|Can they put their feelings into words?||If your child appears confused, suggest example feelings e.g. 'worried'. This can help them feel more in control, and allows you to get a better understanding of how they're processing your separation. It also gives you the opportunity to reassure them that what they’re feeling is normal.|
|Does their body language give any clues about how they’re feeling?||Your child's body language can offer you a better idea of how they’re feeling. For example, if they’re finding it difficult to look at you, they might be feeling nervous. When you're having a conversation with them about your separation, keep an eye on any changes in body language, like crossed arms, to identify if your child is struggling.|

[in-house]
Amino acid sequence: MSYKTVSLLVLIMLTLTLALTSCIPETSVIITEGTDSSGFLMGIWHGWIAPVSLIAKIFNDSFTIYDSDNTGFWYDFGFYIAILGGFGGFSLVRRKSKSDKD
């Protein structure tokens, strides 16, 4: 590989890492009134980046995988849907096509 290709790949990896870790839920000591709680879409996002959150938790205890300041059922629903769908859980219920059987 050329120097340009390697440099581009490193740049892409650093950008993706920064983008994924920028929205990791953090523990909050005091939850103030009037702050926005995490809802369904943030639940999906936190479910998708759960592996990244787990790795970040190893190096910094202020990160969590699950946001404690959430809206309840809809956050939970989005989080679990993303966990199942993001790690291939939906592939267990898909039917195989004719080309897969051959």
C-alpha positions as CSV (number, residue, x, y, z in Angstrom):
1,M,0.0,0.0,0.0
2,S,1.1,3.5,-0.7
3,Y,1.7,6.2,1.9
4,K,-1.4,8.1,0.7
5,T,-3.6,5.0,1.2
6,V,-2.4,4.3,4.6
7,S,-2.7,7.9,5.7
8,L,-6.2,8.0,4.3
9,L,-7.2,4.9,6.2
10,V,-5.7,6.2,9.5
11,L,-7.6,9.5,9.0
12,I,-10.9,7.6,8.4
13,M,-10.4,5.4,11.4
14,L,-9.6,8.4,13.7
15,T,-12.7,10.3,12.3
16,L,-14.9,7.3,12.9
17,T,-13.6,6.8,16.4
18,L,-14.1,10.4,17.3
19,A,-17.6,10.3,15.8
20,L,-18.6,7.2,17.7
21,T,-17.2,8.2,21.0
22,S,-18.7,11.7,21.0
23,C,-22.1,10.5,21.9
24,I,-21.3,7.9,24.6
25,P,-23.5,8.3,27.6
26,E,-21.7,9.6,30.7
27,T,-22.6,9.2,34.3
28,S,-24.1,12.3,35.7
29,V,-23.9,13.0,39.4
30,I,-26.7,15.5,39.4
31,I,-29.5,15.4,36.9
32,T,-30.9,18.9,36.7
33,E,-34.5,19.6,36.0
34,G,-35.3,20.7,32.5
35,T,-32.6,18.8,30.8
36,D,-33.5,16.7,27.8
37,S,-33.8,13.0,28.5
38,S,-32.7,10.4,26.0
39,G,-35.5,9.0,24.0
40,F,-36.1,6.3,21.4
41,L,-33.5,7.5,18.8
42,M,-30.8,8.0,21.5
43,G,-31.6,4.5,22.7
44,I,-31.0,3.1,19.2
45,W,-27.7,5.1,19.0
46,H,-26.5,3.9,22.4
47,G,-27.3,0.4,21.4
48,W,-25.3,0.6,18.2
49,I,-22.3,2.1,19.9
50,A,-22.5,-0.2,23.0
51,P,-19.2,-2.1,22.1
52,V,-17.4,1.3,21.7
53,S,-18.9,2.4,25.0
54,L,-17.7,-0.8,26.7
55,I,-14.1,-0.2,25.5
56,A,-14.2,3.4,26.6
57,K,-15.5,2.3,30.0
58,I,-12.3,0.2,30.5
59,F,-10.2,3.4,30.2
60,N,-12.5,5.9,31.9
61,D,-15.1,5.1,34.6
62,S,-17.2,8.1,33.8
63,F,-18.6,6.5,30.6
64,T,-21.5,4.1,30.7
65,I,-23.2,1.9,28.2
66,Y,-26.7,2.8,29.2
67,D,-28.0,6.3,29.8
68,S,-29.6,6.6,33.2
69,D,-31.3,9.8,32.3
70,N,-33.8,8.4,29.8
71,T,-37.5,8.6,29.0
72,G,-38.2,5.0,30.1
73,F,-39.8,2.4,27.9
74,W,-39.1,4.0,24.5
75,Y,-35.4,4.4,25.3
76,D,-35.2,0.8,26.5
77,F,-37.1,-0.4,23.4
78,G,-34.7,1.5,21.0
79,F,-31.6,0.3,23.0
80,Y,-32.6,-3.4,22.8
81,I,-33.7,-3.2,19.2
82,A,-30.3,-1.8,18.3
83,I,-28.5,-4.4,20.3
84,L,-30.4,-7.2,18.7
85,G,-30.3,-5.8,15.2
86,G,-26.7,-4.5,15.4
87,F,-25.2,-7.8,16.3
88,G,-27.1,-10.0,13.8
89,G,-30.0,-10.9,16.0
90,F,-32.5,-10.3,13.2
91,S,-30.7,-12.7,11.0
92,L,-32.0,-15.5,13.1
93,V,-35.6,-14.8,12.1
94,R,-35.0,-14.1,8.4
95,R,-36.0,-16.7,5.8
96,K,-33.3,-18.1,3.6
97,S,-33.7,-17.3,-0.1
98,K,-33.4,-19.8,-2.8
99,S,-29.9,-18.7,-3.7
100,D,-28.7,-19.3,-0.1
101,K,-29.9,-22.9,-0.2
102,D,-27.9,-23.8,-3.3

|Have they been acting differently, for example, misbehaving at school, or falling out with friends?
||This might mean that they’re finding it difficult to express distressing feelings about your separation. If you notice these changes in behaviour, it might be helpful to have a conversation with your child, and reassure them about how much you love them.|
|Are they avoiding conversations about your separation?||Again, this might be a clue that your child is not finding it easy to process your separation, and might need some help in expressing their feelings.|
|Are they not responding to you?||This is normal. Sometimes children want to talk to an independent person about their feelings, to avoid upsetting you. Contacting your GP, your child’s school counsellor, or other health professionals, can help if you think this might be the case.|
What to bear in mind
Use open-ended, non-judgemental questions and accompany this with assurances of how you will listen to your child's answers.